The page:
Wednesday, September 16, 2015
I wrote yesterday about the honor of speaking at a drug court graduation. My intent was to share some motivating thoughts (and a little Jesus at the same time) and I spent quite a while thinking about what to say. My desire was to provide some benefit while being part of something larger than my small portion. I hope what I had to say helped someone there, but for me the most powerful things said were by the graduates themselves. Each person shared a letter they had written about their experiences and how far they had come through the program. There was power in all of these shared stories, but there was one comment in particular that hit home with me. It was shared by a graduate who said that they "had to become a person I could love again."
There is a ton of powerful, personal truth in that statement. I could feel their pain from where they had been and the poor choices they had made. There was also a sense of resolution from not wanting to return to that lifestyle. This transparency revealed the heart of a weary traveler who realized they had given up on themselves like so many others in their life had done. It also revealed how far they had come in walking down a better life path and reestablishing the person they wanted to be.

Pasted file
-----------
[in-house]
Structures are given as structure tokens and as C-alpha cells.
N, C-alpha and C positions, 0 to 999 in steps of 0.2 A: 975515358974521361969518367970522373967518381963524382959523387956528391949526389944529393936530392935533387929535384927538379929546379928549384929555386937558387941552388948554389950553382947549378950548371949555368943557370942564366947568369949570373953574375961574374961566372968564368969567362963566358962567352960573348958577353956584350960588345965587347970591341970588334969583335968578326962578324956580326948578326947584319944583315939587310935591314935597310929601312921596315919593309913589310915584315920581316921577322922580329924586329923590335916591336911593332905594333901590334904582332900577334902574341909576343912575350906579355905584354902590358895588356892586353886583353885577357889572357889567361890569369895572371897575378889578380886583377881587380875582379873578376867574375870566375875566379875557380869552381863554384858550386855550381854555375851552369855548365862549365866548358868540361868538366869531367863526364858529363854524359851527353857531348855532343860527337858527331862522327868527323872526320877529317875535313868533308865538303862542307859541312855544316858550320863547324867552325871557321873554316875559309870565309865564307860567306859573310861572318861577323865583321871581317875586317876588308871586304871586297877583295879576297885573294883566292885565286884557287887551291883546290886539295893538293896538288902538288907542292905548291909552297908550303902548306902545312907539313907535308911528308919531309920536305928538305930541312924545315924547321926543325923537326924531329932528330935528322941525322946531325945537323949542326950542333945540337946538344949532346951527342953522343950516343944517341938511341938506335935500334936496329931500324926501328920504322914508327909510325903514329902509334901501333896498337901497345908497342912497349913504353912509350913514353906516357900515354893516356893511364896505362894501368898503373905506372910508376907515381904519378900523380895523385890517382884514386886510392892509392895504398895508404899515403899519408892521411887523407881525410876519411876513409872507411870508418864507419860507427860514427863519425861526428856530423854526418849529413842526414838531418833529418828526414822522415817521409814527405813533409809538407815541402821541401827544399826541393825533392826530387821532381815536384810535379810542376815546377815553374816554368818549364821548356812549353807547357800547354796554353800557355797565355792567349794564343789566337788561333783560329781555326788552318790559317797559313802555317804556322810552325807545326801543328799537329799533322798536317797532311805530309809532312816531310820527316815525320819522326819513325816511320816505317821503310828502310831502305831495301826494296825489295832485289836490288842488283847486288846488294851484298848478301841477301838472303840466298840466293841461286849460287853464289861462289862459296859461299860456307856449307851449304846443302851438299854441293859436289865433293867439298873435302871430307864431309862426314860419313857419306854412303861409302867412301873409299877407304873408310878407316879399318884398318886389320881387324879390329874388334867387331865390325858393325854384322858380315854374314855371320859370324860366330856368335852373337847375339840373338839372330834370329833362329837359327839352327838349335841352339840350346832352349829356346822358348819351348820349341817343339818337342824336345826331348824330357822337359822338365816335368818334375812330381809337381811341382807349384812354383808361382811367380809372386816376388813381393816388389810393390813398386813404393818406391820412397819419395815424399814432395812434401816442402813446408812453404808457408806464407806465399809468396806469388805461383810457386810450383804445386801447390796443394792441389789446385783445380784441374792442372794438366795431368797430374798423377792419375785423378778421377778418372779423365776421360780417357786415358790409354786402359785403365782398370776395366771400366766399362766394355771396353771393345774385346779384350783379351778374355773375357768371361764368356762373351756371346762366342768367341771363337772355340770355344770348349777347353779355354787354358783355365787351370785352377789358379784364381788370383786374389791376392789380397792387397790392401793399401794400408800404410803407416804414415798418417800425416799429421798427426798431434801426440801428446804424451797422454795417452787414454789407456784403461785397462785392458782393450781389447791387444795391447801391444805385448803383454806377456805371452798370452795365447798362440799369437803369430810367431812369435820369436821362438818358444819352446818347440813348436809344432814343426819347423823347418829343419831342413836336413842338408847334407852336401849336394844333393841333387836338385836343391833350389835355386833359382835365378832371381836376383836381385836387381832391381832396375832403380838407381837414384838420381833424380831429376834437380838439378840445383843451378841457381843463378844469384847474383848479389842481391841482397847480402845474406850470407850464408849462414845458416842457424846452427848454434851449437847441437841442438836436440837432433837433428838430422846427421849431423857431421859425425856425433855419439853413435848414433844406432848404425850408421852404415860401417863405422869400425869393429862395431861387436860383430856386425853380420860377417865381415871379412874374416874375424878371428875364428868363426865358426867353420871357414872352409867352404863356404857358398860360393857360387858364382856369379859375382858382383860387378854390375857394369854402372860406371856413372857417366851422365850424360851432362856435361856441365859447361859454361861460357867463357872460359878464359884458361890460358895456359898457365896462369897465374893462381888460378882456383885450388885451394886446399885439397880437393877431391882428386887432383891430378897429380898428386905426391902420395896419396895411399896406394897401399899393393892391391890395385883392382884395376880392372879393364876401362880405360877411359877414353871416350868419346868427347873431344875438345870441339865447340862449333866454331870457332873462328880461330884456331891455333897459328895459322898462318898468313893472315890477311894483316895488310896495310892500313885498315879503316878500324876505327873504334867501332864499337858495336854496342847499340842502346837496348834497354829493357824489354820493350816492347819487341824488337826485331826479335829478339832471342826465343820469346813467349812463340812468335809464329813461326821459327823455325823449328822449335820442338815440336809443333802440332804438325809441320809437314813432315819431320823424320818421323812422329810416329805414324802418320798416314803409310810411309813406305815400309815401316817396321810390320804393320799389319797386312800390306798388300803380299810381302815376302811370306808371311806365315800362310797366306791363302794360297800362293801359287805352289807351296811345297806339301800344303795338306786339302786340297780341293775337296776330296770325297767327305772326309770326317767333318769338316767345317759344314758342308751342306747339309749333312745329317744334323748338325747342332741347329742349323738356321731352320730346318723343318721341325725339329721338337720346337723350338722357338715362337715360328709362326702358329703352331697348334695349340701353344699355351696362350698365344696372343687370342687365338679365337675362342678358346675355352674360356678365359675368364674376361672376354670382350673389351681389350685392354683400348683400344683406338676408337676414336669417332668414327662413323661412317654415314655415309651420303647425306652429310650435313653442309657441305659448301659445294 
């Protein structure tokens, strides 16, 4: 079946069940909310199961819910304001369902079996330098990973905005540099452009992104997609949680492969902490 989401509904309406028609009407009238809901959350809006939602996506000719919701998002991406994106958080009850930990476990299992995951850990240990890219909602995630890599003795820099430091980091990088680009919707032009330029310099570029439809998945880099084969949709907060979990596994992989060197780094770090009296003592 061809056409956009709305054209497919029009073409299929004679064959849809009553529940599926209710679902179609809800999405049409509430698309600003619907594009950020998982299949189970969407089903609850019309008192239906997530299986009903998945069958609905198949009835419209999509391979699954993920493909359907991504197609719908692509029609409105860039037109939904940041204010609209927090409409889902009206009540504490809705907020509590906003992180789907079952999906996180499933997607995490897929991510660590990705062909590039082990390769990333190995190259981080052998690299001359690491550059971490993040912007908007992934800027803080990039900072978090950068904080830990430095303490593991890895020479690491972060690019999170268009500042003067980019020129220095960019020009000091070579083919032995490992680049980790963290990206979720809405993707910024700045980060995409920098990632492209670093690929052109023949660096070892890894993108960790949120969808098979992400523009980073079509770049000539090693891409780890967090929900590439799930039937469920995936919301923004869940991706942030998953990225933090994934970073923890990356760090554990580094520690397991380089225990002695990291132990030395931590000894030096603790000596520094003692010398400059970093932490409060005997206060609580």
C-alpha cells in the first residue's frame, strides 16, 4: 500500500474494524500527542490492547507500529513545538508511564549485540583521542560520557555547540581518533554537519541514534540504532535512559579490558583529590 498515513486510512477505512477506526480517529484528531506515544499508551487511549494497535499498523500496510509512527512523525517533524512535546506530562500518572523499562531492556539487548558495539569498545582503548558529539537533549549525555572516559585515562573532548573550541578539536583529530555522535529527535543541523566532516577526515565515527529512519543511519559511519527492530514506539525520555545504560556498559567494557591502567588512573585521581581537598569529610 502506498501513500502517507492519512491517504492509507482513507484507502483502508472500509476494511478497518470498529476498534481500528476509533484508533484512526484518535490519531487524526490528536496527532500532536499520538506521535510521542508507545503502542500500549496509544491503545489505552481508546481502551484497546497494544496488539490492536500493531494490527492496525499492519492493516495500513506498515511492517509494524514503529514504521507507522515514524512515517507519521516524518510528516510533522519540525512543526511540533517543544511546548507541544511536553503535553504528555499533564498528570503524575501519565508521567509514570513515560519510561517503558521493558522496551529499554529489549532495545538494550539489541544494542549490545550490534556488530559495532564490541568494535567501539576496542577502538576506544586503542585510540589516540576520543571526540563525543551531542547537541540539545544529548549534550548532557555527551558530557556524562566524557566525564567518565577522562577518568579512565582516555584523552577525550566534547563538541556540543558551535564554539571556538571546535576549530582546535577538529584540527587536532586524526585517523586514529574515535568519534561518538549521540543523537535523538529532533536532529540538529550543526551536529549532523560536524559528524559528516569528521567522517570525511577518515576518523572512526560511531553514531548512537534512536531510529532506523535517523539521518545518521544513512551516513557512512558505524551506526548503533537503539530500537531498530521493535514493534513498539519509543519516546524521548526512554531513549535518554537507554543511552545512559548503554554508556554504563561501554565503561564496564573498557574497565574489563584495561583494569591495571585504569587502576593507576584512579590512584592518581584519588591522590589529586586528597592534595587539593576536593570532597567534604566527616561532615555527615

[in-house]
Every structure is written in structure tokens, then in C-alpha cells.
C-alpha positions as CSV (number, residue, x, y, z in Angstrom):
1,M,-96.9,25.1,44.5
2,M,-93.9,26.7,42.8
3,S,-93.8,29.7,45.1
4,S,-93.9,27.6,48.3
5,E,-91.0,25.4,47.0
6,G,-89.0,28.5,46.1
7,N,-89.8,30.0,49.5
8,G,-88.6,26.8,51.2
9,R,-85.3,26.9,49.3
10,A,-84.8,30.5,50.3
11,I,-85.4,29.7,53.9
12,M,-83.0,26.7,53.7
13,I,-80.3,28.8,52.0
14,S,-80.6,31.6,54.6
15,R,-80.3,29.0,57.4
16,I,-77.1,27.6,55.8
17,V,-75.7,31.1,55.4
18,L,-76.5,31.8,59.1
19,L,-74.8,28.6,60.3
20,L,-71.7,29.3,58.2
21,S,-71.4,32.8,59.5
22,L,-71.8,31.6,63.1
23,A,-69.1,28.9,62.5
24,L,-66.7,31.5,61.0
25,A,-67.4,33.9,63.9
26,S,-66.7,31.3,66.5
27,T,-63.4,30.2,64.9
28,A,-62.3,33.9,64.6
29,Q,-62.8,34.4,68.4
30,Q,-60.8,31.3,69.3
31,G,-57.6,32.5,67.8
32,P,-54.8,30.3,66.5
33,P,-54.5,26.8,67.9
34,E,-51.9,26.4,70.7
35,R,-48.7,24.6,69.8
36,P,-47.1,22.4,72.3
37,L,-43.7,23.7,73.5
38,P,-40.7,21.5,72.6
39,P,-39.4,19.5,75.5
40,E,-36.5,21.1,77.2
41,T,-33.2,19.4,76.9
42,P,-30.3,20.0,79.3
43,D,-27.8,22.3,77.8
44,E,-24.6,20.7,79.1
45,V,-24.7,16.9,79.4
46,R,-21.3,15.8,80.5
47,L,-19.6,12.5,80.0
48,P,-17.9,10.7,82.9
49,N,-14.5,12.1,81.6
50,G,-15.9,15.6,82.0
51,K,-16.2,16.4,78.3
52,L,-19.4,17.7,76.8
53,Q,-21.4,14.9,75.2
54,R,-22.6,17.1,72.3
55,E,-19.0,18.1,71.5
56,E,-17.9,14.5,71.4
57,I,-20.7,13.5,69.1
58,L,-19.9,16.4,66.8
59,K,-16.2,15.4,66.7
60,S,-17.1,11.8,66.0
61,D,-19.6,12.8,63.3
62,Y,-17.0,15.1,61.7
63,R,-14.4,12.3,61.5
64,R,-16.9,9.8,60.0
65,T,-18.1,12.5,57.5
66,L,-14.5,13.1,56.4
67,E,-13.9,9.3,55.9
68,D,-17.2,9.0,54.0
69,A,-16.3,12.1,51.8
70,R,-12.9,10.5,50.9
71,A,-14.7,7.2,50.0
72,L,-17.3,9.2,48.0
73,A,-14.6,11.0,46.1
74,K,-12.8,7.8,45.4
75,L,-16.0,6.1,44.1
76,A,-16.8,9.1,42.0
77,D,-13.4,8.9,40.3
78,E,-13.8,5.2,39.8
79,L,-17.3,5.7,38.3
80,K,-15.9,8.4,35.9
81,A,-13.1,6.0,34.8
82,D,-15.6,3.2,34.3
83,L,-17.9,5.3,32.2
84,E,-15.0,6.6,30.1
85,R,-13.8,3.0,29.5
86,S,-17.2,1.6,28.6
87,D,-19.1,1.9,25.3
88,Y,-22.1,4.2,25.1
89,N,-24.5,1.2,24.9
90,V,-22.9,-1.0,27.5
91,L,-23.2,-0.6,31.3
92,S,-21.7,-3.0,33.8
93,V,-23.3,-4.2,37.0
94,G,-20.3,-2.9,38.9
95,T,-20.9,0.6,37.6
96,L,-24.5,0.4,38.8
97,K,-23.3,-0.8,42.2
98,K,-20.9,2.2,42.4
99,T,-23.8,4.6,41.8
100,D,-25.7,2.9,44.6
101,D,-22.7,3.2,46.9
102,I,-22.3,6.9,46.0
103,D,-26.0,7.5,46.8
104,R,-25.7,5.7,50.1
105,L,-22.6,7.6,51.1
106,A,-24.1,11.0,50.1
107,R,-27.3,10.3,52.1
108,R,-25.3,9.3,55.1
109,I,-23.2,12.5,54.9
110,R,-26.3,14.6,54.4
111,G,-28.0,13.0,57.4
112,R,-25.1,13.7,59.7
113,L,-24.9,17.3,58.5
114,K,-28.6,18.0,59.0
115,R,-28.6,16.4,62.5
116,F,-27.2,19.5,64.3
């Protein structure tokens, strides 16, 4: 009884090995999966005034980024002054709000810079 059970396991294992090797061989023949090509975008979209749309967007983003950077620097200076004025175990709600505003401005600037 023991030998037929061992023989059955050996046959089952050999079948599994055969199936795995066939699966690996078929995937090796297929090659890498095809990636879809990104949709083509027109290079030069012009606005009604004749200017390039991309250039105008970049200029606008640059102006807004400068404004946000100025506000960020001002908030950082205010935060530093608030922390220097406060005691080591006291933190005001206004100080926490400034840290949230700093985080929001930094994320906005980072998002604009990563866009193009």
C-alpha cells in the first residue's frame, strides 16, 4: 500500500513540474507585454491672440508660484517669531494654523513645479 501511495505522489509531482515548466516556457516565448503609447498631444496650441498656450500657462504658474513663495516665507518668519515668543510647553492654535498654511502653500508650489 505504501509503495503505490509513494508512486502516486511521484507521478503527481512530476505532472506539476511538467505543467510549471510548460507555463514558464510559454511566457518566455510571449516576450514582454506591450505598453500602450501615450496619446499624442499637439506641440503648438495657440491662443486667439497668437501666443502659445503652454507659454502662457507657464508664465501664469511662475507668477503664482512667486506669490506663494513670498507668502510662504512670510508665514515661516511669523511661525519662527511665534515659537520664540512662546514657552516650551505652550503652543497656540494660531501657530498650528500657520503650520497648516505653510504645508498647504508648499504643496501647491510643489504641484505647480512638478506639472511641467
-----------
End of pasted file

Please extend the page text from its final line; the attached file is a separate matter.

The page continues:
Self-loathing and negative self-talk are terribly debilitating devices. These can become heavy burdens which press down on us until we can't think about moving forward. When we are unable to love ourselves we lose our sense of worth and struggle with the idea of life transformation and redemption. It's in the middle of this terrible hopelessness that we need a lifeline. We need someone who is willing to love us no matter what we've done and where we've ended up. People who are willing to love unconditionally provide a hint of hope and a chance to be pulled out of the pit of dark desperation.
Are we willing to step into that role for people in need? Are willing to offer gracious love, hope, and help to people wanting to make life changes? As people start the recovery process they need to know they don't have to rediscover love on their own. We can stand together with them-as difficult as that may be-and continue to be a source of consistent love. It's the best way of helping people find the path of restoration.